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admiration affections ALDA Antigone Antony Bassanio Beatrice beauty Benedick breath Bretagne Cśsar Camiola character charm CLEOPATRA coloring confess Constance Cordelia Coriolanus CYMBELINE daughter death delicacy Desdemona dignity dramatic Elinor eloquence exquisite eyes fancy father fear feeling female feminine fond gentle grace grief hath heart heaven Helena Hermione honor husband Iago imagination Imogen impression intellect Isabella Juliet Katharine king Lady Macbeth Leontes less lord lover madam Madame de StaŽl marriage MEDON Merchant of Venice mind Miranda moral mother nature never noble o'er Octavia once Ophelia Othello passion Perdita pity placed play Plutarch poetical poetry Portia portrait pride prince queen racter Romeo Romeo and Juliet Rosalind scene scorn sense sentiment Shak Shakspeare Shakspeare's Shylock simplicity soft soul speak speech spirit story strong sweet temper tenderness thee thing thou thought tion tragedy truth Viola virtue VOLUMNIA whole wife woman women words
Page 67 - Alas ! alas ! Why, all the souls that were, were forfeit once; And He that might the vantage best have took, Found out the remedy: How would you be, If he, which is the top of judgment, should But judge you as you are? O, think on that; And mercy then will breathe within your lips, Like man new made.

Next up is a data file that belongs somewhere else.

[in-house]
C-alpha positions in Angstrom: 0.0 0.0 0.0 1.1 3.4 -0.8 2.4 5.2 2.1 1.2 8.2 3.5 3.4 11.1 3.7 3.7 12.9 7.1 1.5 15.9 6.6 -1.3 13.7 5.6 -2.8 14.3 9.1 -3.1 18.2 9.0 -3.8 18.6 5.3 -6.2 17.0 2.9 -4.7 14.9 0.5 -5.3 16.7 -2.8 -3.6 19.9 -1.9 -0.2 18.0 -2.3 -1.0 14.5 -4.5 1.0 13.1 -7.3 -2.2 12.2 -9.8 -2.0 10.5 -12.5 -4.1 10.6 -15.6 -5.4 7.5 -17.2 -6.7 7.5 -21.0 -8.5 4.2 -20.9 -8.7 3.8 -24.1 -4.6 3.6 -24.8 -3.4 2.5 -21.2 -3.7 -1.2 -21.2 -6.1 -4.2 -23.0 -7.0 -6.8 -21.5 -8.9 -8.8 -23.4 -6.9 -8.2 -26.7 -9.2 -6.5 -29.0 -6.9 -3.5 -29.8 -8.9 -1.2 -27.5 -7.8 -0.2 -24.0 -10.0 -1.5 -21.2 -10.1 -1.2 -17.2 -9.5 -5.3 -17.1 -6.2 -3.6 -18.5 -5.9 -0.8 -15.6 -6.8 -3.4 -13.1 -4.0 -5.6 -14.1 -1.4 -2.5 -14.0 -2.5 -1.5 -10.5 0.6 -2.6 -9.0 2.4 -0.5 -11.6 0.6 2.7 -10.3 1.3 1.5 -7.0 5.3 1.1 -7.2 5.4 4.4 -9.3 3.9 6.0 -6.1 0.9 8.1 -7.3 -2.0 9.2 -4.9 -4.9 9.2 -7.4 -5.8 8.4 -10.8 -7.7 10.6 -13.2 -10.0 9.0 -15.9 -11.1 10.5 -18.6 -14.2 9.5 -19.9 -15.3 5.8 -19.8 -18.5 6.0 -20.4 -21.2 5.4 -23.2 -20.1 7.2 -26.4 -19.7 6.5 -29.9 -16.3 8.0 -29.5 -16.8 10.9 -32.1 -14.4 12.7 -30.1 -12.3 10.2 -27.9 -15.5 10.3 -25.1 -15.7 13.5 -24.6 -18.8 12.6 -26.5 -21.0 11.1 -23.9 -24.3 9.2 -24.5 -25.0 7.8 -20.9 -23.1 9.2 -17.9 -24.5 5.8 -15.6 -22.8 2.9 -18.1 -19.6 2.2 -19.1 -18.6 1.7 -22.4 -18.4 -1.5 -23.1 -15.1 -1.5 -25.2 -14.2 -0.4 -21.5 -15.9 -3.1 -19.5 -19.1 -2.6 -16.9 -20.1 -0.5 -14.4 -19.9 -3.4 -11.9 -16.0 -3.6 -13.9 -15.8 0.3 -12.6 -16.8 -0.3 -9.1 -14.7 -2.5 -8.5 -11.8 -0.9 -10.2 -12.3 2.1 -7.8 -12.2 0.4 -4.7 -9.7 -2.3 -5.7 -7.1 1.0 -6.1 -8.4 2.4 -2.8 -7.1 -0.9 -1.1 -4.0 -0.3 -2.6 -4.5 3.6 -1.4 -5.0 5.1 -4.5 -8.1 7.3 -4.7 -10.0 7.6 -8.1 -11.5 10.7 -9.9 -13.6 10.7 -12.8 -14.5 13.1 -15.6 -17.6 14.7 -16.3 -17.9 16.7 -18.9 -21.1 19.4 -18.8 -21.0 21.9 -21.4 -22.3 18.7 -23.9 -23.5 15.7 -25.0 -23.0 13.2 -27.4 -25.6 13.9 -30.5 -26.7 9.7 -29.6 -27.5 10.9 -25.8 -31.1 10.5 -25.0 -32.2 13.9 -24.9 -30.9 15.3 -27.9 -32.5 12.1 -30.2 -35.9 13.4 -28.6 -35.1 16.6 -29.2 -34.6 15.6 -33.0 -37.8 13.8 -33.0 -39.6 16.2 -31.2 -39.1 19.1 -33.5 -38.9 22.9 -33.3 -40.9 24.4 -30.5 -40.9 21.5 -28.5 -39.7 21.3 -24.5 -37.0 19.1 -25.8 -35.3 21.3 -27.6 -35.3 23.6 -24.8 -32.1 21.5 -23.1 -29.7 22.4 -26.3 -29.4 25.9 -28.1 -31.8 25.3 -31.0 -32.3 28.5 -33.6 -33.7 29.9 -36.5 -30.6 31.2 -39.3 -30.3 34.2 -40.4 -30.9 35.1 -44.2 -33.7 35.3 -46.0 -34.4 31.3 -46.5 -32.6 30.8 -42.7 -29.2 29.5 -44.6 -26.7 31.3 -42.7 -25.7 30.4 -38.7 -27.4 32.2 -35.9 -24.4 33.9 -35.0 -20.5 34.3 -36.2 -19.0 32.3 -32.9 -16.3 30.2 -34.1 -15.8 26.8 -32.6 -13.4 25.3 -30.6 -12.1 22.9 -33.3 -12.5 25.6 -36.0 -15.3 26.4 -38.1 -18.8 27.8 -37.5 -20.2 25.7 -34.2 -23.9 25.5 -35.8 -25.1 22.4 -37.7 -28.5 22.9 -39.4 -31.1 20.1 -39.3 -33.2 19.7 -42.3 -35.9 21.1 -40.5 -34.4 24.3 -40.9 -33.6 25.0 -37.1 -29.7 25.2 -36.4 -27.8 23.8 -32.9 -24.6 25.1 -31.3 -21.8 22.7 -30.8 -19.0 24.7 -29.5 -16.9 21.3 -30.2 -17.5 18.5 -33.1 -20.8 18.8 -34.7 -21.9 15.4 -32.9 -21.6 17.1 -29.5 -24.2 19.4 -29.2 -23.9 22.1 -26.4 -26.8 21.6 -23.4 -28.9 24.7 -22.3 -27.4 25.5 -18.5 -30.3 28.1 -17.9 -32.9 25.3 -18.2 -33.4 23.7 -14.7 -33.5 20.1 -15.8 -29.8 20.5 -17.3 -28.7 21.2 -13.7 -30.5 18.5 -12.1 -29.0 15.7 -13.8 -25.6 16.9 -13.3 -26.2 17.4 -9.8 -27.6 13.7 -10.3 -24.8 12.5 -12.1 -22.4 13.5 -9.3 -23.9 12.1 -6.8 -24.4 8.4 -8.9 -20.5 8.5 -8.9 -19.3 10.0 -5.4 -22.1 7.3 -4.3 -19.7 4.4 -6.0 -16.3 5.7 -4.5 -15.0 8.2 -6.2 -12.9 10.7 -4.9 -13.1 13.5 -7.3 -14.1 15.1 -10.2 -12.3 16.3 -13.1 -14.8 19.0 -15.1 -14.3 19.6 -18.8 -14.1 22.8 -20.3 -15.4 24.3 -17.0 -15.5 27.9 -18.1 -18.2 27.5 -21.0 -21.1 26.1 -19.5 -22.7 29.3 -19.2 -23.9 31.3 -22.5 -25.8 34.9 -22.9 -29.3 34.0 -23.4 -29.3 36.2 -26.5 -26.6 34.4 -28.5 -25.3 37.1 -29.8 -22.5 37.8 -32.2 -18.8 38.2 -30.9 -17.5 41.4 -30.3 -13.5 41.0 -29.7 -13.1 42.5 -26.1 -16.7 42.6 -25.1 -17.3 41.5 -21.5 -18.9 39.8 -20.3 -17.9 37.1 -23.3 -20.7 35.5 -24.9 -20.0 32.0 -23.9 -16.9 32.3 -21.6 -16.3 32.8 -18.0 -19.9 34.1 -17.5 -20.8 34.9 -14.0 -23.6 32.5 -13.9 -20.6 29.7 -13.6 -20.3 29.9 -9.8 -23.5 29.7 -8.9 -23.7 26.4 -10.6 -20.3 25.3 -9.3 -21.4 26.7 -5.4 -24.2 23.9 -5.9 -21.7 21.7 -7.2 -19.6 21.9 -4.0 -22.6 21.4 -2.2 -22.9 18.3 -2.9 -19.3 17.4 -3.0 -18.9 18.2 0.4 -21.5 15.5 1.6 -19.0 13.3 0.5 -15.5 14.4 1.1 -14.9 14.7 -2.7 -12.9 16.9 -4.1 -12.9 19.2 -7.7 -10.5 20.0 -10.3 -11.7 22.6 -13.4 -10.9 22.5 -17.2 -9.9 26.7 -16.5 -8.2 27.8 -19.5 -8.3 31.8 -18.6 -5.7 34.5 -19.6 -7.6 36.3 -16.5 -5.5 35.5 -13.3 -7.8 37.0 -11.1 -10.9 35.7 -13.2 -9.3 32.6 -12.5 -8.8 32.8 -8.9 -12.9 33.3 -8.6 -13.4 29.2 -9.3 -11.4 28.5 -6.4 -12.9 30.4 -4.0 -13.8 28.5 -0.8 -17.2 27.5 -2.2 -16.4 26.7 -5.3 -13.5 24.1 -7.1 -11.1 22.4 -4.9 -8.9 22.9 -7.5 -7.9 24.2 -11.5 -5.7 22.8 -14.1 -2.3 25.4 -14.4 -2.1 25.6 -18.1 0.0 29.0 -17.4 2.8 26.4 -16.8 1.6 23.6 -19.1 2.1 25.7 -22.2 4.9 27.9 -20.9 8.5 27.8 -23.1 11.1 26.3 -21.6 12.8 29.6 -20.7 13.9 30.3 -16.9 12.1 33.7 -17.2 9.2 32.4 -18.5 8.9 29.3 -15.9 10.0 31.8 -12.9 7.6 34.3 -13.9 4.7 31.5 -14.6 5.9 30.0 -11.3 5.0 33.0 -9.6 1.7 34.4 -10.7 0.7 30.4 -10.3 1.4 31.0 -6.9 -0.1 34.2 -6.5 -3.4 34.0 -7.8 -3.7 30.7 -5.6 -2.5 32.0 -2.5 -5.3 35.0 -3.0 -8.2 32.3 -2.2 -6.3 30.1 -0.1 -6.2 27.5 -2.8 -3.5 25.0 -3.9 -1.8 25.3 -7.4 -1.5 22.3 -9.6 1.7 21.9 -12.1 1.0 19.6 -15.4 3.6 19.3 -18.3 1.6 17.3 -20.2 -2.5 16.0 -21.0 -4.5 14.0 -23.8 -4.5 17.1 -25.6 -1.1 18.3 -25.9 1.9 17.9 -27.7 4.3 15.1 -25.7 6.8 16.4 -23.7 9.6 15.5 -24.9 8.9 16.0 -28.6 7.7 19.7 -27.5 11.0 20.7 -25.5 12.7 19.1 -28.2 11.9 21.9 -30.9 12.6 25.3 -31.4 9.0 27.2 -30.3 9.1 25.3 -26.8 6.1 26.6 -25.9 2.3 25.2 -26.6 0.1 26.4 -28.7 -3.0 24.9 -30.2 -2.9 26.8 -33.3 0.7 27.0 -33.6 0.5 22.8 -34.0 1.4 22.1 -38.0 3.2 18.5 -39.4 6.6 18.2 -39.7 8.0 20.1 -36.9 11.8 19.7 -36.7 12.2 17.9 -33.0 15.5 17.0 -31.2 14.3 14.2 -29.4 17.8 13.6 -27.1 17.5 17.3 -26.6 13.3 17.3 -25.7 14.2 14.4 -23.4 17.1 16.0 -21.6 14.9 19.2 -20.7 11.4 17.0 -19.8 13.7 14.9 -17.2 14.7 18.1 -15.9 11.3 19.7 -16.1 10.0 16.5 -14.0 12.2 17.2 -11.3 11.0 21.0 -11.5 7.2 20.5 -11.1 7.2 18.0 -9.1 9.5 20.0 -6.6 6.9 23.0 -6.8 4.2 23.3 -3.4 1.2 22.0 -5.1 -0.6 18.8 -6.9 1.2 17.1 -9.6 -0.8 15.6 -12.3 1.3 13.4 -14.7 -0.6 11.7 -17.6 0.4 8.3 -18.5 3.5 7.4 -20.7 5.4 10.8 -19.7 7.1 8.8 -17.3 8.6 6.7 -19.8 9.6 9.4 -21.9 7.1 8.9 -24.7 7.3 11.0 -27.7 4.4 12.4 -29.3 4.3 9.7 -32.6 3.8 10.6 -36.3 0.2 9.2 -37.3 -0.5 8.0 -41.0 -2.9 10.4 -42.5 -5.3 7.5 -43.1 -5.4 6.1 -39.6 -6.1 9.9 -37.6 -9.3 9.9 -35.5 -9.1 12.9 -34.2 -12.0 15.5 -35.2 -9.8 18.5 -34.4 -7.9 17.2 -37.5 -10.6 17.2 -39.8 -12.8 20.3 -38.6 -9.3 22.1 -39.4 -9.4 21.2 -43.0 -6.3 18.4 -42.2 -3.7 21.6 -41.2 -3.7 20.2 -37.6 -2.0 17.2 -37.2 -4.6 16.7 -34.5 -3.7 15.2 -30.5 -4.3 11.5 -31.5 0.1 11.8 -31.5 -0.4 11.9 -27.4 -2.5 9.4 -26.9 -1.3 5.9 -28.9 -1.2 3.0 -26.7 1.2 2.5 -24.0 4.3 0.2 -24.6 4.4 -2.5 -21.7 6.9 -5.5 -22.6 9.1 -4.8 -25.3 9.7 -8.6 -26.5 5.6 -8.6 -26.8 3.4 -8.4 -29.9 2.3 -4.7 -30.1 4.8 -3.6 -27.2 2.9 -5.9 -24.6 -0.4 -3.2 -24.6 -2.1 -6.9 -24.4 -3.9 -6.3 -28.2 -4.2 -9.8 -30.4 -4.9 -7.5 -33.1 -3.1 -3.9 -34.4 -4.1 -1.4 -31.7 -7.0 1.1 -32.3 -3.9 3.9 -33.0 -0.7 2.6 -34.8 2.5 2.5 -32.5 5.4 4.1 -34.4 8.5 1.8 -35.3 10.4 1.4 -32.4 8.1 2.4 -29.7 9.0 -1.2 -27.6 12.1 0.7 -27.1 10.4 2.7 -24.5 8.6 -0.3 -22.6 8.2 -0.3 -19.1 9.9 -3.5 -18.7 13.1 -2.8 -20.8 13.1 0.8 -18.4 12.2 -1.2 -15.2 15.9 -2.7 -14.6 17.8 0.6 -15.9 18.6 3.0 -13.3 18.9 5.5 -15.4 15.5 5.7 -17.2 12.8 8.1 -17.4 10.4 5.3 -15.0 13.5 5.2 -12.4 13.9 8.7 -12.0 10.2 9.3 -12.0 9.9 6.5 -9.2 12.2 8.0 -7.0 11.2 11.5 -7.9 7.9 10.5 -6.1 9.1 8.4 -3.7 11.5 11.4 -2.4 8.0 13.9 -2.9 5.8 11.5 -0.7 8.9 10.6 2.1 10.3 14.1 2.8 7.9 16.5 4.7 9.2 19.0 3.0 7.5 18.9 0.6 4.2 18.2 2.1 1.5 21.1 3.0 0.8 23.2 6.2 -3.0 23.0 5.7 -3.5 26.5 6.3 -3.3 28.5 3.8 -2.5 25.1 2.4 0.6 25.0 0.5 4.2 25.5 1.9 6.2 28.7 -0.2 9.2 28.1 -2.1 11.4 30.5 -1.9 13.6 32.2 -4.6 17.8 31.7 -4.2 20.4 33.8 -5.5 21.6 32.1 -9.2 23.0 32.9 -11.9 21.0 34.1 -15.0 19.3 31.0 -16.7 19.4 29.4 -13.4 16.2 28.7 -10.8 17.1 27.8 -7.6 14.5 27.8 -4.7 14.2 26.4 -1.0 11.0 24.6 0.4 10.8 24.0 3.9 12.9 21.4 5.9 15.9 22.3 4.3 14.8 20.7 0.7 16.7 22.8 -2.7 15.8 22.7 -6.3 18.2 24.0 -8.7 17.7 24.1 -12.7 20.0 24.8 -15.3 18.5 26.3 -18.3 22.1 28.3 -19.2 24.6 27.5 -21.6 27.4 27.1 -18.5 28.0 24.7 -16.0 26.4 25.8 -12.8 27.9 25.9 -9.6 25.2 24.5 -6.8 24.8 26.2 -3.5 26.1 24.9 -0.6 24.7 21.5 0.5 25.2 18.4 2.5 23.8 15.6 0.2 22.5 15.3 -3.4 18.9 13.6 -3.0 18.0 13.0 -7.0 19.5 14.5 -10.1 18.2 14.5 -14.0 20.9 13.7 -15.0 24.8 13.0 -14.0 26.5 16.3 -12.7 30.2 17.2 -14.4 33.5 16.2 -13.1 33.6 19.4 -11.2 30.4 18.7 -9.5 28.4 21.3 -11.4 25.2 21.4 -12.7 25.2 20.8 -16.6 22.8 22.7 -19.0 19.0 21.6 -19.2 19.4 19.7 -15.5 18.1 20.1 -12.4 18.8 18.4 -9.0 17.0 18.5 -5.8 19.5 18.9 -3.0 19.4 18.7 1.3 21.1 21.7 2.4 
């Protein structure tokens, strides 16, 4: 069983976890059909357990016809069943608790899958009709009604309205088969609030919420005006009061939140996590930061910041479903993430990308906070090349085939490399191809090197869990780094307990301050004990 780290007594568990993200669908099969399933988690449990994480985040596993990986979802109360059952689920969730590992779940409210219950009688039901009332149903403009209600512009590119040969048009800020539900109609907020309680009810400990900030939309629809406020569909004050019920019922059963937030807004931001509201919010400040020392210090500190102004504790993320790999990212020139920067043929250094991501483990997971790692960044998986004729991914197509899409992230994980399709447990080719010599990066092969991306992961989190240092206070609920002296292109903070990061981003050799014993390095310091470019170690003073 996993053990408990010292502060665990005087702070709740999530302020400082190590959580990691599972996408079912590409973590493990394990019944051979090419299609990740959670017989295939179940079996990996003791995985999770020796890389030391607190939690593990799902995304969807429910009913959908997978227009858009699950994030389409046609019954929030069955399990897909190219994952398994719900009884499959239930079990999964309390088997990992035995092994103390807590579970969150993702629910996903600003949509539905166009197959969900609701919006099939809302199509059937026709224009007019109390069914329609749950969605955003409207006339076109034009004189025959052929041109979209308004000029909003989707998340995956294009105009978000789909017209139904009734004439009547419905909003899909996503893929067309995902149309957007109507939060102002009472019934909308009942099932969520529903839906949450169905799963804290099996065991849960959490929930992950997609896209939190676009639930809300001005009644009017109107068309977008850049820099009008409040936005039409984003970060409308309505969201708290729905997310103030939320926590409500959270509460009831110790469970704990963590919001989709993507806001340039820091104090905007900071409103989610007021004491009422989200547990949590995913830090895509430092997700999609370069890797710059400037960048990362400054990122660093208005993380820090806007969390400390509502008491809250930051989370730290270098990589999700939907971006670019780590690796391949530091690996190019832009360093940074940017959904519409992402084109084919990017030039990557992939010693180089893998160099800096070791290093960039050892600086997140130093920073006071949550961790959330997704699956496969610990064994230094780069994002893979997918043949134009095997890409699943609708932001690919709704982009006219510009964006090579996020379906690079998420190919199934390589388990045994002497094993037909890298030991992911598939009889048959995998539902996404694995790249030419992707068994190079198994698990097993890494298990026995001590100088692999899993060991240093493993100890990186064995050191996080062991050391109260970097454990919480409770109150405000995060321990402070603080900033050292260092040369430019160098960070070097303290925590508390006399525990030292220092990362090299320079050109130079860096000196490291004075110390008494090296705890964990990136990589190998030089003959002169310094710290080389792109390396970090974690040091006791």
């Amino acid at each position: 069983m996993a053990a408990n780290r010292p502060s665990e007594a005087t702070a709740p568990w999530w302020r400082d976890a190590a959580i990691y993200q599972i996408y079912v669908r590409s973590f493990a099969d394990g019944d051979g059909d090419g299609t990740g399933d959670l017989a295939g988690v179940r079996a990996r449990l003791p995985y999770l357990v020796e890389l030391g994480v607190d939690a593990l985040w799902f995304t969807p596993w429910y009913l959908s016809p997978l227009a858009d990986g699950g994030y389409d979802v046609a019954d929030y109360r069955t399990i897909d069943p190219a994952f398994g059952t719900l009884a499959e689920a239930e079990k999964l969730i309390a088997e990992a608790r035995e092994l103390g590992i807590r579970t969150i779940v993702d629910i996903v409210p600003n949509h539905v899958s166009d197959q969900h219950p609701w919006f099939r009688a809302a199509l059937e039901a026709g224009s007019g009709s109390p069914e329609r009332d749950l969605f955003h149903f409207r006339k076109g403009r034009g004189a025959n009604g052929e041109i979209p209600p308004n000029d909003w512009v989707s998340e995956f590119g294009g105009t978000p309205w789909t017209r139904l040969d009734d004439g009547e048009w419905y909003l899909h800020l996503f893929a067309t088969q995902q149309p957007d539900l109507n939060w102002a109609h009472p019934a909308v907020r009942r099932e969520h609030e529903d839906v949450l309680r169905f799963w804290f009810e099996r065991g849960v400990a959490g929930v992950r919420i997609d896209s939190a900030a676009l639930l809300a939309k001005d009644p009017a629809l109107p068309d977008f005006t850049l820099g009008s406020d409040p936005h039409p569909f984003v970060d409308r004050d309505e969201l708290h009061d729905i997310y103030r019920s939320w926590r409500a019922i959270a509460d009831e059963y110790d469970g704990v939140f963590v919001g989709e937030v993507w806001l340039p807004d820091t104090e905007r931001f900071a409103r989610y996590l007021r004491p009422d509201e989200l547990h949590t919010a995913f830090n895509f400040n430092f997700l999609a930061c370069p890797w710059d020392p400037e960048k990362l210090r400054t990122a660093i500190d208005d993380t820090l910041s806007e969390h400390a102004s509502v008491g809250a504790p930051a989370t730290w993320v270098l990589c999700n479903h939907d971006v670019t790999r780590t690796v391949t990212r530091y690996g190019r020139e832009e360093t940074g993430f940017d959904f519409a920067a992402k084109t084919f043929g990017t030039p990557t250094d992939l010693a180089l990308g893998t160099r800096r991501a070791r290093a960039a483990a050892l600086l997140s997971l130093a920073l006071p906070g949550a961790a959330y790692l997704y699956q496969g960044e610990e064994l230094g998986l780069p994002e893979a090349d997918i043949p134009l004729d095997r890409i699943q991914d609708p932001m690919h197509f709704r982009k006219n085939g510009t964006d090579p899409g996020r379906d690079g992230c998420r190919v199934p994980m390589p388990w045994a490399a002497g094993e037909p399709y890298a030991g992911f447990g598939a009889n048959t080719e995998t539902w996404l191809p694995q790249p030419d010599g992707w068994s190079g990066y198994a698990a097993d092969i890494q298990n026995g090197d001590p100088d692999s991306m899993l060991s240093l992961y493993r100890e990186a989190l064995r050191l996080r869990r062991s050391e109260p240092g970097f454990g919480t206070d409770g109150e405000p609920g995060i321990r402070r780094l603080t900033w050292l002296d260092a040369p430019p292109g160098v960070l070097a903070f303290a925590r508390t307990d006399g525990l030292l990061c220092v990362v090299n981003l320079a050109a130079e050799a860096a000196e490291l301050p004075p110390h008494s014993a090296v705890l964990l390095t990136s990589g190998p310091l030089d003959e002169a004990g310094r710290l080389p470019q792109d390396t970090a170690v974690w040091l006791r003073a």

Page 366 - Like the poor cat i' the adage? Macb. Prithee, peace I dare do all that may become a man; Who dares do more is none. Lady M. What beast was't then That made you break this enterprise to me? When you durst do it, then you were a man; And, to be more than what you were, you would Be so much more the man.
Page 344 - Must pity drop upon her. Verily, I swear, 'tis better to be lowly born, And range with humble livers in content, Than to be perk'd up in a glistering grief, And wear a golden sorrow.
Page 55 - The crow doth sing as sweetly as the lark, When neither is attended ; and, I think, The nightingale, if she should sing by day, When every goose is cackling, would be thought No better a musician than the wren.
Page 364 - This supernatural soliciting Cannot be ill ; cannot be good : — If ill, Why hath it given me earnest of success, Commencing in a truth ? I am thane of Cawdor : If good, why do I yield to that suggestion Whose horrid image doth unfix my hair, And make my seated heart knock at my ribs, • Against the use of nature...
Page 139 - I'd have you do it ever : when you sing, I'd have you buy and sell so ; so give alms ; Pray so ; and, for the ordering your affairs, To sing them too. When you do dance, I wish you A wave o...
Page 238 - And, to deal plainly, I fear I am not in my perfect mind. Methinks I should know you and know this man; Yet I am doubtful; for I am mainly ignorant What place this is, and all the skill I have Remembers not these garments; nor I know not Where I did lodge last night. Do not laugh at me; For, as I am a man, I think this lady To be my child Cordelia.
Page 142 - Say there be; Yet nature is made better by no mean But nature makes that mean: so, over that art Which you say adds to nature, is an art That nature makes.
Page 269 - tis most certain, Iras. Saucy lictors Will catch at us, like strumpets ; and scald rhymers Ballad us out o' tune : the quick comedians Extemporally will stage us, and present Our Alexandrian revels : Antony Shall be brought drunken forth, and I shall see Some squeaking Cleopatra boy my greatness I